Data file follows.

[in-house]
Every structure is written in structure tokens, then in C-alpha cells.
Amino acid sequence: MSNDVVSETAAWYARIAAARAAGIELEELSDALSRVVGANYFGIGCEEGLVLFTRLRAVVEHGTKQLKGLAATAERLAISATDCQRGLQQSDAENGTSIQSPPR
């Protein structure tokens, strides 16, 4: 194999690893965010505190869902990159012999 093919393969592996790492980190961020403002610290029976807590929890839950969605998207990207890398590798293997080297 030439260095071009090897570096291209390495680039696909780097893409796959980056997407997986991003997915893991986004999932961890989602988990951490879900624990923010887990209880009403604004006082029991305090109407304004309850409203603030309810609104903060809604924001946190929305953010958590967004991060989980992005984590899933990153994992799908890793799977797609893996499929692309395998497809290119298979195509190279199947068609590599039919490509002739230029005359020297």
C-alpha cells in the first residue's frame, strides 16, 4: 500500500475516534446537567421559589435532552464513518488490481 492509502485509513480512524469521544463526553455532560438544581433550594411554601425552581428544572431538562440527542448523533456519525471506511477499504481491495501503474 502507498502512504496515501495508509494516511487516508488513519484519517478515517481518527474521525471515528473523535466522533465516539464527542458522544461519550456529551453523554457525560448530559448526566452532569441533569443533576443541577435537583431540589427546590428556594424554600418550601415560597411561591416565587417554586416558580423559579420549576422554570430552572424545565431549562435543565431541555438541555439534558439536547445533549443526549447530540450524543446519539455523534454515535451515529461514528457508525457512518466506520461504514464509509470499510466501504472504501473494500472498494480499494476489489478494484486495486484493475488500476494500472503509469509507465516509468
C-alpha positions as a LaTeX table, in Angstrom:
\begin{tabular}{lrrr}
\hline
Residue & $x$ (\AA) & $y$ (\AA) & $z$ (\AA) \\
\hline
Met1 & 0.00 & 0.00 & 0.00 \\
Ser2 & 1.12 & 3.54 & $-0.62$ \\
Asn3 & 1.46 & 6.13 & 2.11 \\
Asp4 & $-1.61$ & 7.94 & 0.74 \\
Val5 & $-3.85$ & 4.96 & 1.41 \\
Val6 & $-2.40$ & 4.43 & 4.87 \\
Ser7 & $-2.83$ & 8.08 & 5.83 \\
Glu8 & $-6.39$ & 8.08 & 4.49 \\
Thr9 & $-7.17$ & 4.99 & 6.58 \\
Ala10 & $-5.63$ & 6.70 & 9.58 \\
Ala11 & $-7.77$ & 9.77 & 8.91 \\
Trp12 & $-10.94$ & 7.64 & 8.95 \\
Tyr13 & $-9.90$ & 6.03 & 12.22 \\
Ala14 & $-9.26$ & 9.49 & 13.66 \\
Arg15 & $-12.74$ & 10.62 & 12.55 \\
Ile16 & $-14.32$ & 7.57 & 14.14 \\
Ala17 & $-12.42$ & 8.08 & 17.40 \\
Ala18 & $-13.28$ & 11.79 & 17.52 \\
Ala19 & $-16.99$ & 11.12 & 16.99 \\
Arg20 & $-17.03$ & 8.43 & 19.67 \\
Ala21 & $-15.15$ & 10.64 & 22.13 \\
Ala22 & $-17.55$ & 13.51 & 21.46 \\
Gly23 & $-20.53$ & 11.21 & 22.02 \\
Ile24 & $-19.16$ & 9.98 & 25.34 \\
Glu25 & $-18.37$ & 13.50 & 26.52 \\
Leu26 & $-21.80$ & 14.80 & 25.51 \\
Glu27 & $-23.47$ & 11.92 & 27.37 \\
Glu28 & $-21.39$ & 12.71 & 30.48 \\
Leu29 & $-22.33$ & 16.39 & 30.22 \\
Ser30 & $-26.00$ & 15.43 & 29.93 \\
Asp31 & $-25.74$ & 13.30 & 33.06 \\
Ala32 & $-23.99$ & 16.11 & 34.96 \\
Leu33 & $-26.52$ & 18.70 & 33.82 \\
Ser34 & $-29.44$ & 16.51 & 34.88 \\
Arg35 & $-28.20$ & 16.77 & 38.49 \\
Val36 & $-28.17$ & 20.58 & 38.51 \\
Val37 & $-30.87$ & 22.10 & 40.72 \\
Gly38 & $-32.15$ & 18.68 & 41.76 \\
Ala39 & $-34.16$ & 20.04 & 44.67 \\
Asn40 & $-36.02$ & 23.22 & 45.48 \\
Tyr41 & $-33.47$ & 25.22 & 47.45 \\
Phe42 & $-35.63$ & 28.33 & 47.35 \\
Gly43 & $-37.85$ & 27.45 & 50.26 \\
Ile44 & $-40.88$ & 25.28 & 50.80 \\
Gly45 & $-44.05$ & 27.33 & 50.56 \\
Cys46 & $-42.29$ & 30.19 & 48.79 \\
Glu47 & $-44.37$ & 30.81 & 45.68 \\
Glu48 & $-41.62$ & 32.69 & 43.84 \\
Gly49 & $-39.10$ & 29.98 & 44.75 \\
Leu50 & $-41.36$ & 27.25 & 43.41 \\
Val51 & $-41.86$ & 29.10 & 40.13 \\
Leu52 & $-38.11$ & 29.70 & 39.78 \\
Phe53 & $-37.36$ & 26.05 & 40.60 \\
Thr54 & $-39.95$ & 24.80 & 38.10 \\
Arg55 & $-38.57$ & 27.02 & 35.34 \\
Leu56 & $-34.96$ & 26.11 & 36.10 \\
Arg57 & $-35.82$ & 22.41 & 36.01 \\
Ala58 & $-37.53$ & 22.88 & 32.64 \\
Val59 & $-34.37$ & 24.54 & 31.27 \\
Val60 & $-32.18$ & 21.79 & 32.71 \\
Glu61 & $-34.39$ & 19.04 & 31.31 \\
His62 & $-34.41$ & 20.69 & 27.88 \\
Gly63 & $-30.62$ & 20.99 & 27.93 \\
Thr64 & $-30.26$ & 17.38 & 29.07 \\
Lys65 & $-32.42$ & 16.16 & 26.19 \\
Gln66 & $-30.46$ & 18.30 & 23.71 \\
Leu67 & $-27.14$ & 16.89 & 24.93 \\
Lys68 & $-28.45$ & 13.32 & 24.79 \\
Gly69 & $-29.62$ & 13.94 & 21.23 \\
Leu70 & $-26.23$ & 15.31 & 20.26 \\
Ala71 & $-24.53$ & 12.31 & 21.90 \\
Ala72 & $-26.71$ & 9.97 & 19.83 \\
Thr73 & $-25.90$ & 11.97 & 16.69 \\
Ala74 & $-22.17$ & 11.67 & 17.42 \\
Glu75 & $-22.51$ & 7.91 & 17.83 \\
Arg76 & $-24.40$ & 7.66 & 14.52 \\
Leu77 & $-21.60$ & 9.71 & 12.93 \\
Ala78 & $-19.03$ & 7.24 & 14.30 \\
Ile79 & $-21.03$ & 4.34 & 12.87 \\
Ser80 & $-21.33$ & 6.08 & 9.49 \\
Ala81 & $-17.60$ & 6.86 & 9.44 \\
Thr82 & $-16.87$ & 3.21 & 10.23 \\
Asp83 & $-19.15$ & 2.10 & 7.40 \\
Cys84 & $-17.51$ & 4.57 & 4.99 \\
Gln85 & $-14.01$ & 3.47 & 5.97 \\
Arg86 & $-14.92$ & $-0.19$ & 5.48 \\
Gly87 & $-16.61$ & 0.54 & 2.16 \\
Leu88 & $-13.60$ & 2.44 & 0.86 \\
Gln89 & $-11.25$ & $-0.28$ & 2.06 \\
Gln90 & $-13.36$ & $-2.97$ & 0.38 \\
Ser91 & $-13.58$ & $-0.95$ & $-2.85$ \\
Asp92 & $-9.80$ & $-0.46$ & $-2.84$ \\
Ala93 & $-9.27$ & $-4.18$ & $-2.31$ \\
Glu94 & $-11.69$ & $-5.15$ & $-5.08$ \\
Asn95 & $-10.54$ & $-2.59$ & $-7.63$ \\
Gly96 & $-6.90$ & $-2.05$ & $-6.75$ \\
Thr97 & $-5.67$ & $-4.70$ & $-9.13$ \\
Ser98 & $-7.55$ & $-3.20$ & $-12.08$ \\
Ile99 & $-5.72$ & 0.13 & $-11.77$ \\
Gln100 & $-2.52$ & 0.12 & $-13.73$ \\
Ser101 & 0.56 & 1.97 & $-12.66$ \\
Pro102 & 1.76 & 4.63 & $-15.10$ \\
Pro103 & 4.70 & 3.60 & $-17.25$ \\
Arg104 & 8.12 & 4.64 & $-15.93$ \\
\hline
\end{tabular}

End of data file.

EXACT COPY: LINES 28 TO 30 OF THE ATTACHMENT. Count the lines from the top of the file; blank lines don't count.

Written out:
Ala18 & $-13.28$ & 11.79 & 17.52 \\
Ala19 & $-16.99$ & 11.12 & 16.99 \\
Arg20 & $-17.03$ & 8.43 & 19.67 \\